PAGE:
Here, young Georgie Henley, playing the role of Lucy, reveals that she's the film's greatest treasure. If eyes are windows to the soul, Henley's soul is super-sized. Without her vibrant personality and mischievous grin, Narnia would lose its lifeblood. She makes Lucy's awe and delight contagious. (Her glee is quite real: In a stroke of genius, Adamson arranged for Henley to be carried onto the dazzling wintry set blindfolded, and the cameras caught her actual response to its beauty.)
Lucy, still wide-eyed with wonder, then meets Mr. Tumnus the faun, played by James McAvoy. In an endearing turn, McAvoy gives the faun delicate humor and a haunted heart, and his interaction with Lucy is both charming and portentous.
Adamson gives each child a clear and separate journey. Lucy will lead them, as fairy-tale children so often do, into a world of discovery, and her faith will be richly blessed. Susan (Anna Popplewell) will learn that logic and "too much thinking" can prevent her from apprehending miracles. Peter (William Moseley) is insecure and easily exasperated, whereas in the book he was a natural leader; like Peter Jackson's melancholic Aragorn in the Lord of the Rings trilogy, he must rise to seize a sword and lead the charge against evil.
Above all, rebellious Edmund (Skandar Keynes) benefits from the revisions. The boy's obstinacy now seems to spring from a reasonable source—he's distraught over his father's wartime absence. His attempts to discredit Lucy's discovery of Narnia are given new motivation and vitality, and his betrayal of his siblings stings, swells, and aches for most of the film.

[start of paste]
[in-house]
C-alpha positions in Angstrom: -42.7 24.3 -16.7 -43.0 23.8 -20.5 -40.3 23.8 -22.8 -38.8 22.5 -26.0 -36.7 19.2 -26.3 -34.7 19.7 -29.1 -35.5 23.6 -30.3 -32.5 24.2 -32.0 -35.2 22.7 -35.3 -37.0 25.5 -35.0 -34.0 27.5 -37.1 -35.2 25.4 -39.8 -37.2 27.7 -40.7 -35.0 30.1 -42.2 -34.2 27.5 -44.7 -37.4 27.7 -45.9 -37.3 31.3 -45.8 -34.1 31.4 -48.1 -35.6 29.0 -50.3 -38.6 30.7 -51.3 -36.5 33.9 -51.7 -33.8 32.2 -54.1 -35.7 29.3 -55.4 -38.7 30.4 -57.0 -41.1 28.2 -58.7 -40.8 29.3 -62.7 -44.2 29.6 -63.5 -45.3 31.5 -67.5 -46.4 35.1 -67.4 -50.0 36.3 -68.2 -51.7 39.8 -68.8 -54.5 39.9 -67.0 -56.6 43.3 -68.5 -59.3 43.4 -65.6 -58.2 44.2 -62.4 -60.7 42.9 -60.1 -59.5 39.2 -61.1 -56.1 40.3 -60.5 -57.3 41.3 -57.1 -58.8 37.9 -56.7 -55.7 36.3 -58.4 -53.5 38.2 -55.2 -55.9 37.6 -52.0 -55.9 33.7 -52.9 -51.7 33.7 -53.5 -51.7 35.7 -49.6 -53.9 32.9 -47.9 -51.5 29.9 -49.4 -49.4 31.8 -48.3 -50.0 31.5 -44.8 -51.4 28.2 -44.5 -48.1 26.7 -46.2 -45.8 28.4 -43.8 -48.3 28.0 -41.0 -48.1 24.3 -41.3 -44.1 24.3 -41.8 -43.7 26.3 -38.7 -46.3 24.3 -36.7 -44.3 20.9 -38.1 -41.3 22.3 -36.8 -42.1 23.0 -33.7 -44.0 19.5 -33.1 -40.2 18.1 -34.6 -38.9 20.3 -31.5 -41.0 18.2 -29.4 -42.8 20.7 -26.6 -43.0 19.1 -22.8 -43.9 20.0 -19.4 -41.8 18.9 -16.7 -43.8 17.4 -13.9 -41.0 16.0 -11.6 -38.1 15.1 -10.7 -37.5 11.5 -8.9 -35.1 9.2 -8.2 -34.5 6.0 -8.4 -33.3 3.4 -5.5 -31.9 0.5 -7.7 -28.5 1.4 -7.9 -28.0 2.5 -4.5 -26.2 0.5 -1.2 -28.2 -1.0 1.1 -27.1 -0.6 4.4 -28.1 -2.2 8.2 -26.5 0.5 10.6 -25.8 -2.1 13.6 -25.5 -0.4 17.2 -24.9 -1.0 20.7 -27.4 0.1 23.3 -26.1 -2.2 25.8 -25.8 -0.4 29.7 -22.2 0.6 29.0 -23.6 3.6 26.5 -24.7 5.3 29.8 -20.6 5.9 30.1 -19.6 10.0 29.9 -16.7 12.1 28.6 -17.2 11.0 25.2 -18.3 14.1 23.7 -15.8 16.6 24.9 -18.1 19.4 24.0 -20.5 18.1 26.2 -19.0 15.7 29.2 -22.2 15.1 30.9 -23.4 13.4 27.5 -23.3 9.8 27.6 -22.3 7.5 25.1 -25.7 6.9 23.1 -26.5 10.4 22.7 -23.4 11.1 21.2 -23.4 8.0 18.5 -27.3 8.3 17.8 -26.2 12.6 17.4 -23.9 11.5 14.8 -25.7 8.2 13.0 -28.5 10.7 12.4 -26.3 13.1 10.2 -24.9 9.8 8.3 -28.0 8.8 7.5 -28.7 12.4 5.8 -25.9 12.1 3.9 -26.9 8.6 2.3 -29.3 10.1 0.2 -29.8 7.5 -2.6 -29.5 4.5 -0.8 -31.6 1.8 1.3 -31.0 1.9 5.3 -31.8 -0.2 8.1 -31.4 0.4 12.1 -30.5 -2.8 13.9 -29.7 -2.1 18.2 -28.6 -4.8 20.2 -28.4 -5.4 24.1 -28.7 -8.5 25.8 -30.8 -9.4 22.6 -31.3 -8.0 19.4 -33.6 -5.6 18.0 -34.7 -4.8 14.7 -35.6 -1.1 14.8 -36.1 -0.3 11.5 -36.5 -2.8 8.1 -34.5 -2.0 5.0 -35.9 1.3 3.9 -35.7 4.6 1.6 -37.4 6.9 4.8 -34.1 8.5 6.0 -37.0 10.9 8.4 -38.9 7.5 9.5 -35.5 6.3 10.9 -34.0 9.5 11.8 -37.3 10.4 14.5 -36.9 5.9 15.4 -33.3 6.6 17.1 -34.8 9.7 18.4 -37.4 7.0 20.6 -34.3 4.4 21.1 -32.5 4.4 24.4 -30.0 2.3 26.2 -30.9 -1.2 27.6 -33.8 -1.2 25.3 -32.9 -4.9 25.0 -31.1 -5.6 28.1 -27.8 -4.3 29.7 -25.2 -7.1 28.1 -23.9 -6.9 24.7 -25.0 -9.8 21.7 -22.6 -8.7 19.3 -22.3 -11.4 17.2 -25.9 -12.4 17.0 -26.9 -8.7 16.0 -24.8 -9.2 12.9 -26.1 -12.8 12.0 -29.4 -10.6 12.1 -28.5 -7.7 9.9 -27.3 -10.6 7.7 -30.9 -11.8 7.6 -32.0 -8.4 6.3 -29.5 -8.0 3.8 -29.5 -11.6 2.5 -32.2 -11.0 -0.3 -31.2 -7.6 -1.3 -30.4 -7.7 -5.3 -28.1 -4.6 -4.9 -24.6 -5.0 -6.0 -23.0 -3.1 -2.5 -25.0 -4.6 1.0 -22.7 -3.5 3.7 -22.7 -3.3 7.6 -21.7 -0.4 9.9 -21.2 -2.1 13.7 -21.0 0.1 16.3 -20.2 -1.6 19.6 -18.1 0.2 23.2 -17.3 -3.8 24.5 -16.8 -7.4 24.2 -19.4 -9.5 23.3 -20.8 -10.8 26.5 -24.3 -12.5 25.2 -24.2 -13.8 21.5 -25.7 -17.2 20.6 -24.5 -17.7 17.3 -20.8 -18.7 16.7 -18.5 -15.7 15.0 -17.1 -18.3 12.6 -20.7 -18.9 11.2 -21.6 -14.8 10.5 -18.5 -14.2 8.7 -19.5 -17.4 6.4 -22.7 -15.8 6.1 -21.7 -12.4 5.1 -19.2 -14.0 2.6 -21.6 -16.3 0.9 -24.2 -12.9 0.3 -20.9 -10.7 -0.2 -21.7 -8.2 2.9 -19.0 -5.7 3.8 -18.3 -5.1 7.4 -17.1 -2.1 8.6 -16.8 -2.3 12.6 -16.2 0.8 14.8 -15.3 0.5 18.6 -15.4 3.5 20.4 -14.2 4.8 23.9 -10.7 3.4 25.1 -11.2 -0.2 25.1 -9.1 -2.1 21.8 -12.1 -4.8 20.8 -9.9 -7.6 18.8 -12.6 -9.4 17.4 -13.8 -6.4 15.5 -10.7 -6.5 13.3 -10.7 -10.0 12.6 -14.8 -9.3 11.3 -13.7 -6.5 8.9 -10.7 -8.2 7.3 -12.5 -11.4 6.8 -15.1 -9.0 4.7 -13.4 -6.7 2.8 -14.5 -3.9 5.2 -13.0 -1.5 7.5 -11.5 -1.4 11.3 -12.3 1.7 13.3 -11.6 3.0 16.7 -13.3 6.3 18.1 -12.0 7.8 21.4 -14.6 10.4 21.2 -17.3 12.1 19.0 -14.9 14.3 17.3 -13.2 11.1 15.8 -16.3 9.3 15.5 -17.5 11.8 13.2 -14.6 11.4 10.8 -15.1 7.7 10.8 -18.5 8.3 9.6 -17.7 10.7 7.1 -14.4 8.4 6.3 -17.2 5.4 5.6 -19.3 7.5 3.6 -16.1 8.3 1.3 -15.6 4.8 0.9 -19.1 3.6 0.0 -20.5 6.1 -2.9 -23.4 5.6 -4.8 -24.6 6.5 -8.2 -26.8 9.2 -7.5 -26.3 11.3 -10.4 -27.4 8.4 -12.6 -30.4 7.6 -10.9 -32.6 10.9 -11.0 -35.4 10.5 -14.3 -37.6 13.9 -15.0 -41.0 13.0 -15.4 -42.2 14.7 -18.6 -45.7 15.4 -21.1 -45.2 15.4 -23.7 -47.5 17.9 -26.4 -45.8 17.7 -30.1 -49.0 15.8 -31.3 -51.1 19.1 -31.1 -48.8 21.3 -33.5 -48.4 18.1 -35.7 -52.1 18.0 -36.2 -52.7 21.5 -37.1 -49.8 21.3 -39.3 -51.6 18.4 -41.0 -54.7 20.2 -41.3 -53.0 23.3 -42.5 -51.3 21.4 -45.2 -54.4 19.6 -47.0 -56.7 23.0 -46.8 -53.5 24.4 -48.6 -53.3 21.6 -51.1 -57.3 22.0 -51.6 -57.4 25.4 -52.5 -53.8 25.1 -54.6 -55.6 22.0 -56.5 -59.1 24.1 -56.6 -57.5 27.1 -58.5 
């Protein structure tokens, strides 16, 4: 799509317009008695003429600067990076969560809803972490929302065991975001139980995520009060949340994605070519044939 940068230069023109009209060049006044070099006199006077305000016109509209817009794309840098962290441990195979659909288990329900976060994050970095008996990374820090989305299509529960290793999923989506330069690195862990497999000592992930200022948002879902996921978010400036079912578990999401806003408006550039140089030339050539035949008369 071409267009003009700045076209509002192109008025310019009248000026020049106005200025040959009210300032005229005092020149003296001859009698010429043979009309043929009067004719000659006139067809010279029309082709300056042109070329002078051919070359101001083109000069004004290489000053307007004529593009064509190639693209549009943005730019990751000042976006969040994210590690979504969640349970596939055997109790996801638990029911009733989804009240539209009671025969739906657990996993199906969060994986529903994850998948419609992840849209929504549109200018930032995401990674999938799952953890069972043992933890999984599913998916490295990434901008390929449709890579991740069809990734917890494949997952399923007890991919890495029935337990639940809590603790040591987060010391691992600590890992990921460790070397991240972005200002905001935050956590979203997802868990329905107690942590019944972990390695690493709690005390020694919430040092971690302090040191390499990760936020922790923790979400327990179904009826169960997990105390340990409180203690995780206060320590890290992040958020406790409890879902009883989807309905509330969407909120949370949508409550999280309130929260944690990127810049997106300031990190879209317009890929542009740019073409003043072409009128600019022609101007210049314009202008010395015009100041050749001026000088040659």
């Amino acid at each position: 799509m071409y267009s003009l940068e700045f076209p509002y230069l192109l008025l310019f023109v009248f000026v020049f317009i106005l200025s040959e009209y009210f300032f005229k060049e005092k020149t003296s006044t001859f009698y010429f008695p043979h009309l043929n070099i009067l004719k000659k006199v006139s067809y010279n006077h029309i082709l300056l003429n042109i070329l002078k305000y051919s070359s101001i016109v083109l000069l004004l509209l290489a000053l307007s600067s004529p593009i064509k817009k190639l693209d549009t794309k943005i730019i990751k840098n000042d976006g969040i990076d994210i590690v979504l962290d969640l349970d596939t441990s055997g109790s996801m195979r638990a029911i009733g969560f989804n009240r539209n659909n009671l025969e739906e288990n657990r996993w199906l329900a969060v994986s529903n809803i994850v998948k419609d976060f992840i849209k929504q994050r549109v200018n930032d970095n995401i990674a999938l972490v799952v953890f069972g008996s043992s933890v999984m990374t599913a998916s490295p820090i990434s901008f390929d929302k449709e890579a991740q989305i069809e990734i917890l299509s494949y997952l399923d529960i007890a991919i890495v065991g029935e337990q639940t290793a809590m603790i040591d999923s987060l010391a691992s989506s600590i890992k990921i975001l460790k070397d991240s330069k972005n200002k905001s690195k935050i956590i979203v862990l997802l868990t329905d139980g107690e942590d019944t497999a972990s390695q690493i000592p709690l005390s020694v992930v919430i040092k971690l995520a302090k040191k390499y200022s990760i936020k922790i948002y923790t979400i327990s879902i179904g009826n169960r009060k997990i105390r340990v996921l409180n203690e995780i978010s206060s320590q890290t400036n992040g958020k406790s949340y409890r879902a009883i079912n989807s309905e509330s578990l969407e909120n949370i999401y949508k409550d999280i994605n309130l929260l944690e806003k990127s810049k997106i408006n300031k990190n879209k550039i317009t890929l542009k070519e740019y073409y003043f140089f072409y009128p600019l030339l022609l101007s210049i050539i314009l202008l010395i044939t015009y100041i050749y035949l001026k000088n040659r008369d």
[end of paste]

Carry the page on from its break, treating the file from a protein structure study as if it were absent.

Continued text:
Turkish Delight, of course, baits Edmund to his fall, served up by the magisterial tempter of this frozen wonderland, the White Witch. Tilda Swinton plays the Witch with admirable restraint and intelligence. In spite of her outrageous costumes and an annoying dwarf attendant who desperately needs a throat lozenge, she's an effective seductress—it's believable that a naïve troublemaker would accept her cold comfort. Like Palpatine delivering sugar-coated lies to Anakin Skywalker, the Witch fools him with what he can't get elsewhere: flattery and promises of power.
A mere amusement park?
It's odd, however, the way that Edmund gets from place to place. In the novel, he makes a torturous journey to reach the Witch's castle. But here, Narnia's landmarks feel about as far apart as Disneyland's amusement park rides. The castle's just a couple of city blocks from the beaver dam, which is a quick stroll from the lamppost, which is just around the corner from the hills where Aslan's entourage awaits.
But there are deeper problems here. Insofar as the movie adheres to Lewis's text, it's a knockout. But as Adamson wedges in original action sequences, he willingly sacrifices far too much of Lewis's most essential dialogue. Peter Jackson had no choice but to severely abbreviate The Lord of the Rings in order to contain it in feature-length chapters, but Adamson's challenge was quite the opposite. Lewis's story is short, simple and concentrated—every episode, every line counts.
For no good reason, conventional adventure spectacle replaces the joys of long, memorable sequences like the melting of the witch's dominion, a woodland Christmas party, and the thawing of prisoners. Adamson's more excited about inventing a frantic fight with wolves on a frozen river, and 20 minutes of elaborate, Jackson-esque, CGI warfare, as if to ensure there's enough material for a video game tie-in. Lewis, preferring beauty to violence, only gave the war a page or two.